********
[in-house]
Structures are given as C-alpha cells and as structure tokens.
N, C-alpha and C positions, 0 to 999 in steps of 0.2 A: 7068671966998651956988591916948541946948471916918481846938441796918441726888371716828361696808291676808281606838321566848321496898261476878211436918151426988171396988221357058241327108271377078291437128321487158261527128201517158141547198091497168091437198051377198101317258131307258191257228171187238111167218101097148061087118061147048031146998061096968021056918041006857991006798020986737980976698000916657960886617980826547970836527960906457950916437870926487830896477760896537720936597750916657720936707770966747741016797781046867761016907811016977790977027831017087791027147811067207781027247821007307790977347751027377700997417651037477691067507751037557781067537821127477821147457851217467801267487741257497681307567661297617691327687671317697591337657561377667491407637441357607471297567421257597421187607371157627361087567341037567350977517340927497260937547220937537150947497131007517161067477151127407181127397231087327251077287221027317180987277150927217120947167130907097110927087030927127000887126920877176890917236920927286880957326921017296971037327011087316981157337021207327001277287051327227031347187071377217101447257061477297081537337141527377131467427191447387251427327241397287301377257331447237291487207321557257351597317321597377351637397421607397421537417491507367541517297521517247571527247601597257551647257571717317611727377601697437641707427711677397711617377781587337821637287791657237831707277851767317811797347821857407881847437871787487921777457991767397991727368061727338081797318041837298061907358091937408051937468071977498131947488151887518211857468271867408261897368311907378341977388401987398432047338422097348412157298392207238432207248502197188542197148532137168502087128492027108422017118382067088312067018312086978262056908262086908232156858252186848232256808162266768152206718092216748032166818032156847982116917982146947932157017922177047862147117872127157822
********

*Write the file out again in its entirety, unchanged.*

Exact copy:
[in-house]
Structures are given as C-alpha cells and as structure tokens.
N, C-alpha and C positions, 0 to 999 in steps of 0.2 A: 7068671966998651956988591916948541946948471916918481846938441796918441726888371716828361696808291676808281606838321566848321496898261476878211436918151426988171396988221357058241327108271377078291437128321487158261527128201517158141547198091497168091437198051377198101317258131307258191257228171187238111167218101097148061087118061147048031146998061096968021056918041006857991006798020986737980976698000916657960886617980826547970836527960906457950916437870926487830896477760896537720936597750916657720936707770966747741016797781046867761016907811016977790977027831017087791027147811067207781027247821007307790977347751027377700997417651037477691067507751037557781067537821127477821147457851217467801267487741257497681307567661297617691327687671317697591337657561377667491407637441357607471297567421257597421187607371157627361087567341037567350977517340927497260937547220937537150947497131007517161067477151127407181127397231087327251077287221027317180987277150927217120947167130907097110927087030927127000887126920877176890917236920927286880957326921017296971037327011087316981157337021207327001277287051327227031347187071377217101447257061477297081537337141527377131467427191447387251427327241397287301377257331447237291487207321557257351597317321597377351637397421607397421537417491507367541517297521517247571527247601597257551647257571717317611727377601697437641707427711677397711617377781587337821637287791657237831707277851767317811797347821857407881847437871787487921777457991767397991727368061727338081797318041837298061907358091937408051937468071977498131947488151887518211857468271867408261897368311907378341977388401987398432047338422097348412157298392207238432207248502197188542197148532137168502087128492027108422017118382067088312067018312086978262056908262086908232156858252186848232256808162266768152206718092216748032166818032156847982116917982146947932157017922177047862147117872127157822